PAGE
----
Business Organizations: Practice, Theory and Emerging Challenges, 2nd edition


Allard School of Law Professor Janis Sarra, Assistant Professor Carol Liao, and a group of leading practitioners and scholars across Canada have co-authored the textbook Business Organizations: Practice, Theory and Emerging Challenges, 2nd ed. The edition includes new material on emerging issues related to Indigenous peoples in Canada, which in part act as a response to the calls to action from the Final Report of the Truth and Reconciliation Commission of Canada. It also features a new chapter on social enterprises and the law that has developed in conjunction with the proliferation of these forms of business organization.

The textbook provides detailed discussions on the fundamentals of business law and reviews important debates surrounding the nature of business organizations and the role they play in Canadian society. It is significantly revised from the 1st edition, with a reorganized structure and refreshed material that reflects significant legal developments over the last decade.

In addition to new chapters on First Nations business structures and social enterprise, the book engages with topical issues such as corporate social responsibility, social finance, board diversity, and other policy issues that are reshaping many parts of the law governing business organizations. It also explores the renewed interest from decision-makers and commentators in embracing and expanding the category of stakeholders concerned with or affected by the conduct of business, as most evidently seen in landmark Supreme Court of Canada decisions.

As noted by the authors in the preface of Business Organizations, “The material we have included that speaks to [emerging] challenges is especially exciting because it enables one to look at the law governing business organizations from new perspectives. In a number of instances, this new material also forces one to reconsider foundational concepts that have long shaped the law governing business organizations. Some of the challenges are ones that have been with us for a long time, but have garnered insufficient attention in Canadian law schools…”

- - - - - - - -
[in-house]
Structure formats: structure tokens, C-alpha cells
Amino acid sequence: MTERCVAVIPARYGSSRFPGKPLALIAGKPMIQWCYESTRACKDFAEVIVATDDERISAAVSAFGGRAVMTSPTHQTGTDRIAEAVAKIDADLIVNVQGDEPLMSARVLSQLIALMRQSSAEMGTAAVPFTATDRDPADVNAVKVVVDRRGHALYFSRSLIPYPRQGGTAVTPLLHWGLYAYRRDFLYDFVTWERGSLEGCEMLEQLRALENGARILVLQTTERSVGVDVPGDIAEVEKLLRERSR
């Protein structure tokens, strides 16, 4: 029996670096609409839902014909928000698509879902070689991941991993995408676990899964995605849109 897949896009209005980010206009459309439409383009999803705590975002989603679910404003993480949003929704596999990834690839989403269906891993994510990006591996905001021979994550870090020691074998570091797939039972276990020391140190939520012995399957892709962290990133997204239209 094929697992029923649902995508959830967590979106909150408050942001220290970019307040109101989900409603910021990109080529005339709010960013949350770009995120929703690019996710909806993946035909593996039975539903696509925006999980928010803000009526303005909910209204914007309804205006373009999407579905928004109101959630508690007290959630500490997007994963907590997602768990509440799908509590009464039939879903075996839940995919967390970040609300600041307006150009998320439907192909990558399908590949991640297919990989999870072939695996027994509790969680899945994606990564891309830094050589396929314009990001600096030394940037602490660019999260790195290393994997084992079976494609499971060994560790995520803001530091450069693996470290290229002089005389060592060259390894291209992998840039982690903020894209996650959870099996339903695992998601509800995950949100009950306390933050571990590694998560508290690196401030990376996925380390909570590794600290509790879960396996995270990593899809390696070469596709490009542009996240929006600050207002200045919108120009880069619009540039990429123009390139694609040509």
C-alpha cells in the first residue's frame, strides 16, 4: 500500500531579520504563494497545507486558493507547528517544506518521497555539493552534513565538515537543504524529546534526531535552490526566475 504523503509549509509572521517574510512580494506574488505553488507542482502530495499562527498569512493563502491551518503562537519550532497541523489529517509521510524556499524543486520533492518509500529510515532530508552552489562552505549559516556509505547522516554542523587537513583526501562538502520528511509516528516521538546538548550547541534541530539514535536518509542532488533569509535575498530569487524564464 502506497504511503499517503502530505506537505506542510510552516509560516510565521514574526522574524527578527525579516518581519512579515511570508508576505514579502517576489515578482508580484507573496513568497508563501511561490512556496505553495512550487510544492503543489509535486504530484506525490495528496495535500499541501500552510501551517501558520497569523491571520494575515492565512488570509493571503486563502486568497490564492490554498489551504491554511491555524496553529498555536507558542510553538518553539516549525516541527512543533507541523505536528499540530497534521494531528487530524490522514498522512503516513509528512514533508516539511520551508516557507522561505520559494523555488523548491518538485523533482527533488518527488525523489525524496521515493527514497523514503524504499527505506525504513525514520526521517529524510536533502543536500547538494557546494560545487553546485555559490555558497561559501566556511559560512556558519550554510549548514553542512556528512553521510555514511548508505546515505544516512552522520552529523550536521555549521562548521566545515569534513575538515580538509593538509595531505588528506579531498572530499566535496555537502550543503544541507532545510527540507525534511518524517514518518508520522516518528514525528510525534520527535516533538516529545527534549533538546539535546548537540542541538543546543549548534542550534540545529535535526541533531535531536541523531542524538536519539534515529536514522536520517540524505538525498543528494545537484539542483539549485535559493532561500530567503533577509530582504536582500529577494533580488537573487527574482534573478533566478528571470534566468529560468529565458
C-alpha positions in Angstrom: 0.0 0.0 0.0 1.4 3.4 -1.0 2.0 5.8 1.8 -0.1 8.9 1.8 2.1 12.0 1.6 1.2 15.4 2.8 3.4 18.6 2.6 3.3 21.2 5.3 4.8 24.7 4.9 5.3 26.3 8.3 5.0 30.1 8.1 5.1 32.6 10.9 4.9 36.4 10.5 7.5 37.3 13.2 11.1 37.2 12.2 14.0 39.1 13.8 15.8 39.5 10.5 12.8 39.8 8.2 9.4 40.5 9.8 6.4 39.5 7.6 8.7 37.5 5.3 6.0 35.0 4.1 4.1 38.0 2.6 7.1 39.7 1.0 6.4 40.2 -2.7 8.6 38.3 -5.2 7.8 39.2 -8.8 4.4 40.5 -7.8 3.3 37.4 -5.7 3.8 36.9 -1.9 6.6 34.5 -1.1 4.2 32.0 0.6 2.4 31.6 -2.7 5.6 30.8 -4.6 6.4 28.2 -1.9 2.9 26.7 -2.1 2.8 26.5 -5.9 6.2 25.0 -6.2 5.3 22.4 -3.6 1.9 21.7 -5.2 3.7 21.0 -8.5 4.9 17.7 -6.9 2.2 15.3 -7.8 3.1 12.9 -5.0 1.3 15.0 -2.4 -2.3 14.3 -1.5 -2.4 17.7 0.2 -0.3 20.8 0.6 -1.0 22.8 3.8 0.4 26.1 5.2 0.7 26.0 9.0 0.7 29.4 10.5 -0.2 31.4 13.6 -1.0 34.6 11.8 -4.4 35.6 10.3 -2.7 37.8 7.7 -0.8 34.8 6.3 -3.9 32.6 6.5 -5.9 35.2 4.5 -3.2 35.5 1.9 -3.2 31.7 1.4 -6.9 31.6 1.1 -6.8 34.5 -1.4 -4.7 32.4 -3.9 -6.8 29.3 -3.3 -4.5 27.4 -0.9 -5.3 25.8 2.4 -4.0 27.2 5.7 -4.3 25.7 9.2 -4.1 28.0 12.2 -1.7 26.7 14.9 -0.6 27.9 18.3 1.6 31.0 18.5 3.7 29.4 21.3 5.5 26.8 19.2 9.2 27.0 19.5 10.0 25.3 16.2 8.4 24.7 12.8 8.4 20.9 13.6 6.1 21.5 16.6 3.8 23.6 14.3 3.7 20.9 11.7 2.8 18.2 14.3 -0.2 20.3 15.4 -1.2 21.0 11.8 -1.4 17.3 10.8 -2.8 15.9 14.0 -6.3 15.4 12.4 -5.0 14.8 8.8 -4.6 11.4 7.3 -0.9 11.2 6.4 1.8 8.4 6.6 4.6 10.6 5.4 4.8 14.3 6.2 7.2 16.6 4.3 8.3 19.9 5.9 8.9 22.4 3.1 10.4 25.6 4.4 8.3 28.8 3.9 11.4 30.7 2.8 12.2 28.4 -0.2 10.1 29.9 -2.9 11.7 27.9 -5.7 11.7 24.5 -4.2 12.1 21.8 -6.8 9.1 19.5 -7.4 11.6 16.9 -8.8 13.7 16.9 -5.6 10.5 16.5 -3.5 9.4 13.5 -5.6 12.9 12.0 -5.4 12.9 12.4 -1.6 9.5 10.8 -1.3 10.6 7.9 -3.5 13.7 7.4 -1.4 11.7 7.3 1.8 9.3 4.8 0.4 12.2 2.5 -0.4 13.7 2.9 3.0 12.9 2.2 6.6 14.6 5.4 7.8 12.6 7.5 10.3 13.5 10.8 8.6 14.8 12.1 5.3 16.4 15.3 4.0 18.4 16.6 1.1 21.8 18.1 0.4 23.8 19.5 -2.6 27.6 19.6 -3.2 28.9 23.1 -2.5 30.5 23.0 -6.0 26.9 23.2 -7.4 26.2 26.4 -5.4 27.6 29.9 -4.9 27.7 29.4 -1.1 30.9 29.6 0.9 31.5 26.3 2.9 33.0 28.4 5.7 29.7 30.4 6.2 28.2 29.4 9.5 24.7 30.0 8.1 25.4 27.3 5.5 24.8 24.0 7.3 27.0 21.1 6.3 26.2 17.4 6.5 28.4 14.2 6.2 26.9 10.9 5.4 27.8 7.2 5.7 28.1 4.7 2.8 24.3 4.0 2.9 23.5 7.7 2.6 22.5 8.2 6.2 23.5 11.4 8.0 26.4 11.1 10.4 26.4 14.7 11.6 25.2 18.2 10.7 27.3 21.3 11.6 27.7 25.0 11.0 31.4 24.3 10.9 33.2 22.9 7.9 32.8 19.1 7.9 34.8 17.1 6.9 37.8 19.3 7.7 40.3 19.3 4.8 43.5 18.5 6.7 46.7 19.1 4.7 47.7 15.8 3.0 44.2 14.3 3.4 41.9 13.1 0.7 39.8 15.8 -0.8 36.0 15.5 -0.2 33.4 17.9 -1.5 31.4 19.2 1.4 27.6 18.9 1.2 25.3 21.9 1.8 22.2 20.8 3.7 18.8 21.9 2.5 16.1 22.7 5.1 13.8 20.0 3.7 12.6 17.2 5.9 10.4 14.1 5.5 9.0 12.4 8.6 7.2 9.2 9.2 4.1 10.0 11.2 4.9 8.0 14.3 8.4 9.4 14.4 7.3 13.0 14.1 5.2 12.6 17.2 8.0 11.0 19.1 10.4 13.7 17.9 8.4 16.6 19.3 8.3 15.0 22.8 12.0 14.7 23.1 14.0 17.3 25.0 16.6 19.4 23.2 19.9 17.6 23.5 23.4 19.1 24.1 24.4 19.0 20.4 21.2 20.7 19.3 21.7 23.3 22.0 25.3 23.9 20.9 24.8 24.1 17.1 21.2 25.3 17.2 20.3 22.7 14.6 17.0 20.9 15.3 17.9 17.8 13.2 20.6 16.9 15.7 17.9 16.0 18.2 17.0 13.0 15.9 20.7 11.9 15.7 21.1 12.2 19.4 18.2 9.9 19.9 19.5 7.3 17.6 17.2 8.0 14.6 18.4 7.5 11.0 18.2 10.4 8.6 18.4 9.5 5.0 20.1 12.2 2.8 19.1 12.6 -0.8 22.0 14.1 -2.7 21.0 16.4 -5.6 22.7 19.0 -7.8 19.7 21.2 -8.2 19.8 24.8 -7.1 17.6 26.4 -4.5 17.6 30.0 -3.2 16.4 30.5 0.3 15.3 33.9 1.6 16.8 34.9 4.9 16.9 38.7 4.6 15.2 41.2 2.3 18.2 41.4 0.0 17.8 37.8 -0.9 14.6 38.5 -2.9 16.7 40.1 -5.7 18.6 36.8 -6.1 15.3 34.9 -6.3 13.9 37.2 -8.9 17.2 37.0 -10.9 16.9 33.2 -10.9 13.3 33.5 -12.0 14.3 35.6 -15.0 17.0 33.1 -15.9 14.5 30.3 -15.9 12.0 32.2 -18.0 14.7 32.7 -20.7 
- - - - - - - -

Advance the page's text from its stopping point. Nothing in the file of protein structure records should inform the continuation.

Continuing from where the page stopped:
“[W]e all felt that there was more work to be done to help those embarking on the subject for the first time appreciate that business law is a fascinating subject that is constantly confronting emerging challenges, is rich in questions of public policy, and has plenty of room for robust theoretical debates with practical conse­quences. This book therefore represents a collective effort to provide an approach to the subject that will expose its readers to these different aspects of a captivating and multi-di­mensional subject.”


Robert Yalden, Osler, Hoskin & Harcourt LLP

Janis Sarra, Allard School of Law, University of British Columbia

Paul D. Paton, Faculty of Law, University of Alberta

Mark Gillen, Faculty of Law, University of Victoria

Mary Condon, Osgoode Hall Law School, York University

Carol Liao, Allard School of Law, University of British Columbia

Michael Deturbide, Schulich School of Law, Dalhousie University

Mohamed Khimji, Faculty of Law, Queen’s University

Bradley Bryan, Faculty of Law, University of Victoria

Gary Campo, Woodward & Company Lawyers LLP